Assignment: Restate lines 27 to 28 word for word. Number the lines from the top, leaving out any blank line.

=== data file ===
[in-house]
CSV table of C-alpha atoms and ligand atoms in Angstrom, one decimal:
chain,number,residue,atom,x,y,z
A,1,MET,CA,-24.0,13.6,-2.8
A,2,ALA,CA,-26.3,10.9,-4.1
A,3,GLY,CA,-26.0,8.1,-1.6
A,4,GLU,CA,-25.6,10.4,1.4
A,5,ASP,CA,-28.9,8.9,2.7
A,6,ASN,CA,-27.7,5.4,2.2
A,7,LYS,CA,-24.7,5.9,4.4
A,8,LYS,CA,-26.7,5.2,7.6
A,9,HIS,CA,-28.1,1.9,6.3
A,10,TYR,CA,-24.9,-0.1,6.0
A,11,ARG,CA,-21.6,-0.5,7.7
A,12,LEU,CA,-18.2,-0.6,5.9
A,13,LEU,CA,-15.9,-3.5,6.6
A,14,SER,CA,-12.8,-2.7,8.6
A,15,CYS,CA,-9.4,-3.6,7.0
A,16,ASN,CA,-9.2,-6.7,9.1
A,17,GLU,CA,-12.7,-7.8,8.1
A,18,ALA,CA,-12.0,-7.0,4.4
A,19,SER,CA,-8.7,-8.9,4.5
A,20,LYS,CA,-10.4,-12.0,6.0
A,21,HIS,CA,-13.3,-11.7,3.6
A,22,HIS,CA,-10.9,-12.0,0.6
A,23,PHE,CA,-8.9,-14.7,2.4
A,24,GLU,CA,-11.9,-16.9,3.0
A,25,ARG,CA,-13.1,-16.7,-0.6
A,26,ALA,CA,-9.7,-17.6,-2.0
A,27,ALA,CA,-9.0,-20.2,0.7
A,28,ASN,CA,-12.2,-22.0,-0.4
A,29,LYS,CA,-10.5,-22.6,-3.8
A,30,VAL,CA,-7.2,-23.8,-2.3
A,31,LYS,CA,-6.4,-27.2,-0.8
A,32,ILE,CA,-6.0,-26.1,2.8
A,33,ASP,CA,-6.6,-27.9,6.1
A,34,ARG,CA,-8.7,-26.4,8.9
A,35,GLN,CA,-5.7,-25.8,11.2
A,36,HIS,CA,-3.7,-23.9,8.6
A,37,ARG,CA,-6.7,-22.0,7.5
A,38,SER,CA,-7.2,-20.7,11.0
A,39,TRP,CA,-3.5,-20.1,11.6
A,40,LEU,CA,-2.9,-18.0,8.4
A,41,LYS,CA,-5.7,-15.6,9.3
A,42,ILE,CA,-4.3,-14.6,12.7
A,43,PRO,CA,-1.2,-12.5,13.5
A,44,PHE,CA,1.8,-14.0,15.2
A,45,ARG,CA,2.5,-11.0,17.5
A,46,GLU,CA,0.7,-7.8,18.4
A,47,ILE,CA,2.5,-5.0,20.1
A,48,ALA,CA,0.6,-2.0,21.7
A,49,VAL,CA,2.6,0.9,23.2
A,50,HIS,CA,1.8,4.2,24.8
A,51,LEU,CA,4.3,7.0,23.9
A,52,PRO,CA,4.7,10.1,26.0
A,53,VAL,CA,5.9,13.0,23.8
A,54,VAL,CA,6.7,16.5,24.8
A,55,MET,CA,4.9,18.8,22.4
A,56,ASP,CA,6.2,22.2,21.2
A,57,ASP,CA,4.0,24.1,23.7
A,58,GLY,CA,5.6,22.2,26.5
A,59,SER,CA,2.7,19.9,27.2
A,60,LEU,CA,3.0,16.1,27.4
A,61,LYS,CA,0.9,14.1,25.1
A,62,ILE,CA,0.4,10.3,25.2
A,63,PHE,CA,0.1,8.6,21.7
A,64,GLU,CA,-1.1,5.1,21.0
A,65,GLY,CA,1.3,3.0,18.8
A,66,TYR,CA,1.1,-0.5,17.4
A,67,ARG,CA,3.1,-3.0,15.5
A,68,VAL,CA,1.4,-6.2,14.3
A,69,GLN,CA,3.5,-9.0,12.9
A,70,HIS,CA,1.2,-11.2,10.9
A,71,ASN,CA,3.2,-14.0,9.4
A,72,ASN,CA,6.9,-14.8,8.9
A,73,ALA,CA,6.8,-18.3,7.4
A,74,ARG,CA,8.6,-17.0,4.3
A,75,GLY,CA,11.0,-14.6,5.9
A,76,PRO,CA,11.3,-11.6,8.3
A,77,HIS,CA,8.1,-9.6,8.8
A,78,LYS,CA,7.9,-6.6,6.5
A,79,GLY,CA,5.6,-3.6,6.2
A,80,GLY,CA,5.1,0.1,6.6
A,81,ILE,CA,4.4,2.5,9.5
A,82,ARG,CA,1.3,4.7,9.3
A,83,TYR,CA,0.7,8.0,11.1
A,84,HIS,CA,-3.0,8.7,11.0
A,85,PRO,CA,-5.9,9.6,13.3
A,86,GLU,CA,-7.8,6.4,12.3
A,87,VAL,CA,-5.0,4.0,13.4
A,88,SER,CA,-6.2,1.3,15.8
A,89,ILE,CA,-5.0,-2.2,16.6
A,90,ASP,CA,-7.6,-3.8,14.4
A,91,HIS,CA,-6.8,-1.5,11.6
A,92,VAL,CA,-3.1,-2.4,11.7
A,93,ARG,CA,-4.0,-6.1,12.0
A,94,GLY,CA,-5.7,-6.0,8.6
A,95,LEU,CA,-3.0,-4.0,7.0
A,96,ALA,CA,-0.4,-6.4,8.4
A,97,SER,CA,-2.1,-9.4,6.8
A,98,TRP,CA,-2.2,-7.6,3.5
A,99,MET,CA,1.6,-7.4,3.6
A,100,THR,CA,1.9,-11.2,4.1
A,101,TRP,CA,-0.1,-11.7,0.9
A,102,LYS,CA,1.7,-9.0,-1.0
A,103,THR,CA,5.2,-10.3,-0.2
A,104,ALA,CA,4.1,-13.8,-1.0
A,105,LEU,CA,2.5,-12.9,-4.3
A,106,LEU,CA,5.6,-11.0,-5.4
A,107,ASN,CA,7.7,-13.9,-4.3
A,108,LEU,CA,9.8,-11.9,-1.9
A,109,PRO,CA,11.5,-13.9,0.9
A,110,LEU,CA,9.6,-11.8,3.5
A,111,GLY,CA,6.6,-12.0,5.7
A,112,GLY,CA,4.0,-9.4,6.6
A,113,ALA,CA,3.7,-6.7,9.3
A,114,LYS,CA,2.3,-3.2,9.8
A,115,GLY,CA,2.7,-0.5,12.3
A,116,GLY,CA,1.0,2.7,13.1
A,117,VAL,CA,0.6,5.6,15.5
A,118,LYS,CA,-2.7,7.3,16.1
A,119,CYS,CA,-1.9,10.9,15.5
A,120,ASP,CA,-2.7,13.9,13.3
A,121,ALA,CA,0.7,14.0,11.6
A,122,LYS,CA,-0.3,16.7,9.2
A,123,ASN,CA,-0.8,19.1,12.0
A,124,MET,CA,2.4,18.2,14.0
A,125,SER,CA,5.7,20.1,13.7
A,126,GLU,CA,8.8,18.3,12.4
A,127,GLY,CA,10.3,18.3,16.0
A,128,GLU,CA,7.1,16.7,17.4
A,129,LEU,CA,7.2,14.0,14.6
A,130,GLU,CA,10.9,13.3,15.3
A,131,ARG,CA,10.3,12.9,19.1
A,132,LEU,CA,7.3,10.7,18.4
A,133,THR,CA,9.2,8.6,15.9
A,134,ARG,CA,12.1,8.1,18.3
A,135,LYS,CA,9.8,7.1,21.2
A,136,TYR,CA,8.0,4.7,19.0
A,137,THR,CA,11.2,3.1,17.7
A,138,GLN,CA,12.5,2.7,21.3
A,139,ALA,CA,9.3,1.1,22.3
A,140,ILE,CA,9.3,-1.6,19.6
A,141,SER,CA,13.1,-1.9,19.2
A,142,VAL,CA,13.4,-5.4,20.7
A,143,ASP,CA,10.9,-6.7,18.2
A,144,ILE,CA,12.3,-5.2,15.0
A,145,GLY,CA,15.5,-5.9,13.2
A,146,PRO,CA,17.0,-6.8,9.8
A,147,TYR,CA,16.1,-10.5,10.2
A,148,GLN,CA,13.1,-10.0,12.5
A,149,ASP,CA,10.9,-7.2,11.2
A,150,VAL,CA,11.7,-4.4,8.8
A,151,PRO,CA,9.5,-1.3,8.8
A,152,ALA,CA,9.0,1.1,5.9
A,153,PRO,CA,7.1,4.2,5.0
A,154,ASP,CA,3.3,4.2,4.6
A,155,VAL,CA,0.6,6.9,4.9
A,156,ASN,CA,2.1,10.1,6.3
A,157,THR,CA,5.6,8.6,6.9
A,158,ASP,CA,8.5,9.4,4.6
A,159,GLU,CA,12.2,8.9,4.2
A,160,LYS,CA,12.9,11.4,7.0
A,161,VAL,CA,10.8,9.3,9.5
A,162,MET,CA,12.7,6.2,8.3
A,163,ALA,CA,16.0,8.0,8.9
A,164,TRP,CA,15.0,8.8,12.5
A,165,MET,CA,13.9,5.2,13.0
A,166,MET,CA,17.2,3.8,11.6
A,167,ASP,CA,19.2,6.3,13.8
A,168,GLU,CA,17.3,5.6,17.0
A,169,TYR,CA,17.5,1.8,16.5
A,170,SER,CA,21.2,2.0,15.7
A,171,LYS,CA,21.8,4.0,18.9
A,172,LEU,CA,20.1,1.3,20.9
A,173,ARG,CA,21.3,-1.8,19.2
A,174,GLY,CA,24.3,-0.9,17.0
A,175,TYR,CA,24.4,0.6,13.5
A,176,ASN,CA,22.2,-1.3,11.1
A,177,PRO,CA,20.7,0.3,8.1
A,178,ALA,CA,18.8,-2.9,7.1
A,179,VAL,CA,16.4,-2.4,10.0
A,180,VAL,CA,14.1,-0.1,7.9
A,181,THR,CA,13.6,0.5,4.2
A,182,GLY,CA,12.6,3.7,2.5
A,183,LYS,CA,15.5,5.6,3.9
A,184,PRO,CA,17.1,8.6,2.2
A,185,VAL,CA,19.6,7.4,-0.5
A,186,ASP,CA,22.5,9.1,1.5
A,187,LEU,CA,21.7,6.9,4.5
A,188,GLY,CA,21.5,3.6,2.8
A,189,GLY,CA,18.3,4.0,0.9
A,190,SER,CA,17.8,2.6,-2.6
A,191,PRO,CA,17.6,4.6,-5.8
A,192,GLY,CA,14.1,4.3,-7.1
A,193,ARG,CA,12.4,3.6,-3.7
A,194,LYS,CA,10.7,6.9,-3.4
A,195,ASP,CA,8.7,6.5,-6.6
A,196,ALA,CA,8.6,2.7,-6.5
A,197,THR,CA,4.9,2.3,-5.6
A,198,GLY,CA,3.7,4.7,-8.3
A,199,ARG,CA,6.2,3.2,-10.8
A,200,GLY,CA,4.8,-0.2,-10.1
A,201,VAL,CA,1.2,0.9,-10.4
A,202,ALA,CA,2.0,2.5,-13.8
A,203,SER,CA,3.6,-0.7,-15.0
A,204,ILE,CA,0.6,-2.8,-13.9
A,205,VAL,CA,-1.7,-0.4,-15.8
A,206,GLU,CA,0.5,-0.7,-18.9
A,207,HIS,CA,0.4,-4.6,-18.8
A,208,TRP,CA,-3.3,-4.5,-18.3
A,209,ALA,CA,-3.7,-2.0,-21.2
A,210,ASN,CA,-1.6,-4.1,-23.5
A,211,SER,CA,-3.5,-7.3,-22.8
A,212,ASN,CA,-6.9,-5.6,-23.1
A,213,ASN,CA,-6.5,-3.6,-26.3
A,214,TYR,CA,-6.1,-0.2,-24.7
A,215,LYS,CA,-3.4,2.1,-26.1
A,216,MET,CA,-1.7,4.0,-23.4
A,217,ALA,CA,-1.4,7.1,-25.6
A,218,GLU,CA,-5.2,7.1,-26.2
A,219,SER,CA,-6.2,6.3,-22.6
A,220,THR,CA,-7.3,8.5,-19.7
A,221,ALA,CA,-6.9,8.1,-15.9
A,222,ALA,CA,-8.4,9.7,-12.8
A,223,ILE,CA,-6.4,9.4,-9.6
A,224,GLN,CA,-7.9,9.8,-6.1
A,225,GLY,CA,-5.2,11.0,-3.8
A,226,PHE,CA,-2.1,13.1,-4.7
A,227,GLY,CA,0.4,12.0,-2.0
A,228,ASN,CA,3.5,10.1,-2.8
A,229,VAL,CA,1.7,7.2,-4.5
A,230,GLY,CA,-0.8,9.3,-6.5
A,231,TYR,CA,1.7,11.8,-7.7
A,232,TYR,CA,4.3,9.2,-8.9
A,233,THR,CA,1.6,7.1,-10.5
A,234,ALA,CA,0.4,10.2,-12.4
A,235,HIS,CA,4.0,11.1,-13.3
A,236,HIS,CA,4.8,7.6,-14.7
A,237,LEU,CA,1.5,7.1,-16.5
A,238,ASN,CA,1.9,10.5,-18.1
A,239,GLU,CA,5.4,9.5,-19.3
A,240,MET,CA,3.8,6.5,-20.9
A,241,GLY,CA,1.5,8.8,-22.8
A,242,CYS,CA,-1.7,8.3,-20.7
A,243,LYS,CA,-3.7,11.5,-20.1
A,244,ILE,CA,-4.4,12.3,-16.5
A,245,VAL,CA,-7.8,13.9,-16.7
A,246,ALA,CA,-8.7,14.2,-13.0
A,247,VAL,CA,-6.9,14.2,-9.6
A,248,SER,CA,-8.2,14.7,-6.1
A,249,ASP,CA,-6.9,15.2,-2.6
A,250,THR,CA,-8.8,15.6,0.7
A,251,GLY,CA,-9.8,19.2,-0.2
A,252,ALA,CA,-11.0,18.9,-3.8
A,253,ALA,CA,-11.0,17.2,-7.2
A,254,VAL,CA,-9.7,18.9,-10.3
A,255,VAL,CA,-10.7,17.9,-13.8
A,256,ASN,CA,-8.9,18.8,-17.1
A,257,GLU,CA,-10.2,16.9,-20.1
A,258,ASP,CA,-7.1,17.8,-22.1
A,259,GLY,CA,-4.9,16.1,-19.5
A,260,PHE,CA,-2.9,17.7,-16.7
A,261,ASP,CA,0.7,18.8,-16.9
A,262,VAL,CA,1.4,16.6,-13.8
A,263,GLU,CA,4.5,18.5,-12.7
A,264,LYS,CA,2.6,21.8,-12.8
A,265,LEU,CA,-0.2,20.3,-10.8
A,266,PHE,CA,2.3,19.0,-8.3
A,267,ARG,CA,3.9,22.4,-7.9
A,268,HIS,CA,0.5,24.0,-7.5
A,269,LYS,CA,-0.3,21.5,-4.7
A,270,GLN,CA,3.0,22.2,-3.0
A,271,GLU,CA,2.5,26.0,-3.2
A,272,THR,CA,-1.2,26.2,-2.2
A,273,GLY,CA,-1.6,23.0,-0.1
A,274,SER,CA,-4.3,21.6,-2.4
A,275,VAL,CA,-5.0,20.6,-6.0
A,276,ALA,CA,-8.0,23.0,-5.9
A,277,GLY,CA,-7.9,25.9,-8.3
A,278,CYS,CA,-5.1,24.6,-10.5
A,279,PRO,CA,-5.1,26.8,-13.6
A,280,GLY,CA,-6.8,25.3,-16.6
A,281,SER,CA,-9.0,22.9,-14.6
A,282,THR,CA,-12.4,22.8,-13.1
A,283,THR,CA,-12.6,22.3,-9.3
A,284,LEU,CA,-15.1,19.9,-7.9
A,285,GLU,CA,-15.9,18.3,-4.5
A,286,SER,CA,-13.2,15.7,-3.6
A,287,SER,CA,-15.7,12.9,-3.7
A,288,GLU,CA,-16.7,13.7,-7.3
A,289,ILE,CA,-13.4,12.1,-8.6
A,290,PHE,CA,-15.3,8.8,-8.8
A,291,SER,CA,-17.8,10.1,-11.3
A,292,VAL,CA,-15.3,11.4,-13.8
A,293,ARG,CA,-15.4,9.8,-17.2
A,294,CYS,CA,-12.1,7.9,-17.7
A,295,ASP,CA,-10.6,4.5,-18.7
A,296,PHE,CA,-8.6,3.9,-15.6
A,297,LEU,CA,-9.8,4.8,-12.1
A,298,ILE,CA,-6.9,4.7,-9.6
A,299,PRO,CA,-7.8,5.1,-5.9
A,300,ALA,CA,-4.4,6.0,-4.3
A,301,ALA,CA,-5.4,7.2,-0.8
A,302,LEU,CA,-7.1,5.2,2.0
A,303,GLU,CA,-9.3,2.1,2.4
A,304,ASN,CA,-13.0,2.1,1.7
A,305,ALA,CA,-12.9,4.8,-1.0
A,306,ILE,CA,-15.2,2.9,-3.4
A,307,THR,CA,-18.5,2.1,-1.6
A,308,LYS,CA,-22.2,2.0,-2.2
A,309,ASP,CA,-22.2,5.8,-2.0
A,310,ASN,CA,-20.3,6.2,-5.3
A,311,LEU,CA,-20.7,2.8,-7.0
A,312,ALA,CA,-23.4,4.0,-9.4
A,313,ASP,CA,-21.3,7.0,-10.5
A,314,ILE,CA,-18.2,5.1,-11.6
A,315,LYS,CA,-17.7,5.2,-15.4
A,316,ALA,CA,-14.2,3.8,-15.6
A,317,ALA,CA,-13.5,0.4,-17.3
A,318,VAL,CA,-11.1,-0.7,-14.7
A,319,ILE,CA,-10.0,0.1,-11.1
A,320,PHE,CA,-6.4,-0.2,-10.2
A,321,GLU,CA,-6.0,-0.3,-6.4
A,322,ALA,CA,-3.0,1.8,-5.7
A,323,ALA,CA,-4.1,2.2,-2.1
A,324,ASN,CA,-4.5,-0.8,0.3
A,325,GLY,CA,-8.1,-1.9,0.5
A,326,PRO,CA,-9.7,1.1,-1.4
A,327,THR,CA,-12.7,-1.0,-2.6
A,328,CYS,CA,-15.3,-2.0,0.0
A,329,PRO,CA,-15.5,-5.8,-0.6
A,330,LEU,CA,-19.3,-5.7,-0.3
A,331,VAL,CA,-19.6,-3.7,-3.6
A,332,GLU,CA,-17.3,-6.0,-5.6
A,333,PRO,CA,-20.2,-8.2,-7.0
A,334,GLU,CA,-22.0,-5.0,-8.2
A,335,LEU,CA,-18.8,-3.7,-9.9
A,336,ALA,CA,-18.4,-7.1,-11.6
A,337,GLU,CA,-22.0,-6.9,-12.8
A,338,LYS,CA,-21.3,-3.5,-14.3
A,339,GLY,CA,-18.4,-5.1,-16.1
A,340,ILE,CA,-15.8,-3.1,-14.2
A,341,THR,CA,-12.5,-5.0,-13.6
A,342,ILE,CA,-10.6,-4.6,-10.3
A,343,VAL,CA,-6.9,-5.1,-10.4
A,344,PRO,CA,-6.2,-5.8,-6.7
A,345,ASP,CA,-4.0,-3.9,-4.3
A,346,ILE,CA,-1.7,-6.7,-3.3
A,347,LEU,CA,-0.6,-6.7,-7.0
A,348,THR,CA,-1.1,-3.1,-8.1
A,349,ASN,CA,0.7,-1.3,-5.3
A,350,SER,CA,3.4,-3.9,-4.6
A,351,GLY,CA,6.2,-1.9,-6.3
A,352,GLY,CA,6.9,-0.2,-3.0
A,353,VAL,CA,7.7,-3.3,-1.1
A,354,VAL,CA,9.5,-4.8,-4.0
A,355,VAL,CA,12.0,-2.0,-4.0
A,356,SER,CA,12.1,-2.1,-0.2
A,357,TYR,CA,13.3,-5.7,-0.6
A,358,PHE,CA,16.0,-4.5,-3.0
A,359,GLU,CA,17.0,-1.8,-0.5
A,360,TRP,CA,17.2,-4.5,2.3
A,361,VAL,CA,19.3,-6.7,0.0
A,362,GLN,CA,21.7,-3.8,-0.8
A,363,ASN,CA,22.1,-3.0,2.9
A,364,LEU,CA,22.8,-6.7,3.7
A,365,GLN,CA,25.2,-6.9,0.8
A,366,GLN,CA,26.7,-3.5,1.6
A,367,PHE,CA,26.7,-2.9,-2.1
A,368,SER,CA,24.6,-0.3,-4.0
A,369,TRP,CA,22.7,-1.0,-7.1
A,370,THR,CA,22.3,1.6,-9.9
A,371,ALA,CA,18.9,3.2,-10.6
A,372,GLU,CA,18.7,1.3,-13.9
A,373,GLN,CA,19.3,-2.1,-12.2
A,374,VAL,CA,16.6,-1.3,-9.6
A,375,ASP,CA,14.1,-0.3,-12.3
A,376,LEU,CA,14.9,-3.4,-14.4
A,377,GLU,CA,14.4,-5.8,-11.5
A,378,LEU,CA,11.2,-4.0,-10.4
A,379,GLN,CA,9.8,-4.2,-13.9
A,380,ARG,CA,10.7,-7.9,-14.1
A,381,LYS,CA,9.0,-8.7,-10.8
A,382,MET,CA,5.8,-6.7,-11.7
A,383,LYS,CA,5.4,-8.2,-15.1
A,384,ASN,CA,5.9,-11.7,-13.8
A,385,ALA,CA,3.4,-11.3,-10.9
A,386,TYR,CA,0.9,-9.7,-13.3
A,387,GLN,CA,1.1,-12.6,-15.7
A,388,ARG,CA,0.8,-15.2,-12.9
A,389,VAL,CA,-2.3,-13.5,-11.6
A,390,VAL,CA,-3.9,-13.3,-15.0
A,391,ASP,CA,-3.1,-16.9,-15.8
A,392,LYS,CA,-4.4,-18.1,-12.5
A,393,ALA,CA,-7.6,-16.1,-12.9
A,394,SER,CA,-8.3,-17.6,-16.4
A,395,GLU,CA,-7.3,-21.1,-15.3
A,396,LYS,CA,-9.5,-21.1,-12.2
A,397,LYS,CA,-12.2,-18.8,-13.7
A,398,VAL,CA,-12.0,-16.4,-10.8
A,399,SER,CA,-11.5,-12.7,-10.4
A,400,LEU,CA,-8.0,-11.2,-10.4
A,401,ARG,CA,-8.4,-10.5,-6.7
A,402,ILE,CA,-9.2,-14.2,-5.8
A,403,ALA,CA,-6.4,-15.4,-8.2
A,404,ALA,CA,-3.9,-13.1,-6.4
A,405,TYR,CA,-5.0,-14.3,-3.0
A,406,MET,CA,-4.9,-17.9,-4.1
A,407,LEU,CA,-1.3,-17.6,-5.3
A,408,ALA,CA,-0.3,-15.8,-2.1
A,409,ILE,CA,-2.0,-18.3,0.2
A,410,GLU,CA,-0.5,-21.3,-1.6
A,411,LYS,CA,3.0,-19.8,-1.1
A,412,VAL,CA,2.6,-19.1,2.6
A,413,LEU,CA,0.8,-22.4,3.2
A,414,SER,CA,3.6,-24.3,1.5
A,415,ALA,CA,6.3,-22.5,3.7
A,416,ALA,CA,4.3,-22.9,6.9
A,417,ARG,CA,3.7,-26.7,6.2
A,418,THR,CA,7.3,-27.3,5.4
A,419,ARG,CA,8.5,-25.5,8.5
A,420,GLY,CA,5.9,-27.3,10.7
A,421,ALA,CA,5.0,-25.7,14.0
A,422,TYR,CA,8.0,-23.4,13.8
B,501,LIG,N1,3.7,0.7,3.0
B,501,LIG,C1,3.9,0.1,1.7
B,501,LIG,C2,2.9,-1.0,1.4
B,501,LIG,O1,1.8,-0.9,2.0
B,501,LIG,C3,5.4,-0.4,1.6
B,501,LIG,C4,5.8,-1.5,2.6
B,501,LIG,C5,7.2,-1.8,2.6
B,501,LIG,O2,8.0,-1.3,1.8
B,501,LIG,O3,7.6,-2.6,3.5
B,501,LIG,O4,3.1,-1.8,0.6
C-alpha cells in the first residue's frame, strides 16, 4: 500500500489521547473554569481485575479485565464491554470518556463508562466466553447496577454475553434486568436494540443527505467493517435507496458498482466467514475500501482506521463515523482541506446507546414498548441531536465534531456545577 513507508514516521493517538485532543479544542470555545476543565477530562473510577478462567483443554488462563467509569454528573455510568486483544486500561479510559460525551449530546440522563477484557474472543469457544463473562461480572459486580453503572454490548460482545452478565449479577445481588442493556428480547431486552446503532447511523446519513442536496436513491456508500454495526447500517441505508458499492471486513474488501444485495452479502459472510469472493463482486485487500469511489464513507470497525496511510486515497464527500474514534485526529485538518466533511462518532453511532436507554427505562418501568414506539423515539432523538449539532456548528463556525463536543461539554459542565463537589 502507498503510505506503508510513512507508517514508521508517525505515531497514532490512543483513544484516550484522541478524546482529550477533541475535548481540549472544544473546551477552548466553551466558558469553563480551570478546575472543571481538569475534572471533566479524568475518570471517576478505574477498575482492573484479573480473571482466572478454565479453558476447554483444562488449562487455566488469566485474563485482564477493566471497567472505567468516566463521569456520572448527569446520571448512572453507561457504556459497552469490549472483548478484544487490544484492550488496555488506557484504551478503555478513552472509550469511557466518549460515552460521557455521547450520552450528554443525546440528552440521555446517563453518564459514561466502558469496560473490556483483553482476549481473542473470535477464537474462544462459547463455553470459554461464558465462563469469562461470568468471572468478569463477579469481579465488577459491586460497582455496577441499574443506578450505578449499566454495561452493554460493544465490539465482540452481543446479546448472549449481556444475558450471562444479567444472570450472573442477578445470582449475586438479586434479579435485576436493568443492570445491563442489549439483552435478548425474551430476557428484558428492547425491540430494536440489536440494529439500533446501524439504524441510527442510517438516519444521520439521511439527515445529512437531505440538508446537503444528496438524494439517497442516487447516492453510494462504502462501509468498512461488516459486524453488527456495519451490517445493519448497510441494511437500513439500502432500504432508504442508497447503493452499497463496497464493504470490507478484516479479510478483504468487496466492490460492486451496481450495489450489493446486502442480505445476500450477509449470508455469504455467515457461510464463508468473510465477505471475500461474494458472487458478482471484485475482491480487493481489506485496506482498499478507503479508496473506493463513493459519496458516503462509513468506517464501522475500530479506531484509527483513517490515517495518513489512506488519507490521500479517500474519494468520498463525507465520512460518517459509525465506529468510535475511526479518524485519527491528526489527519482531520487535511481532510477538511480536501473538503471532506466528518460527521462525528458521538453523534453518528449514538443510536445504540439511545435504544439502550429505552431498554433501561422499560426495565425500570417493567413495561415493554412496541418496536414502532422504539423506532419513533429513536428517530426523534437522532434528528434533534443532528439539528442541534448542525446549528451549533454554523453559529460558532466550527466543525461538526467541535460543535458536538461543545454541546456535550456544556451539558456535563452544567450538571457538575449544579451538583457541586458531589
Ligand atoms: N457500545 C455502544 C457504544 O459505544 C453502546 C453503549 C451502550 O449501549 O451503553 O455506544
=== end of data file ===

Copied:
A,24,GLU,CA,-11.9,-16.9,3.0
A,25,ARG,CA,-13.1,-16.7,-0.6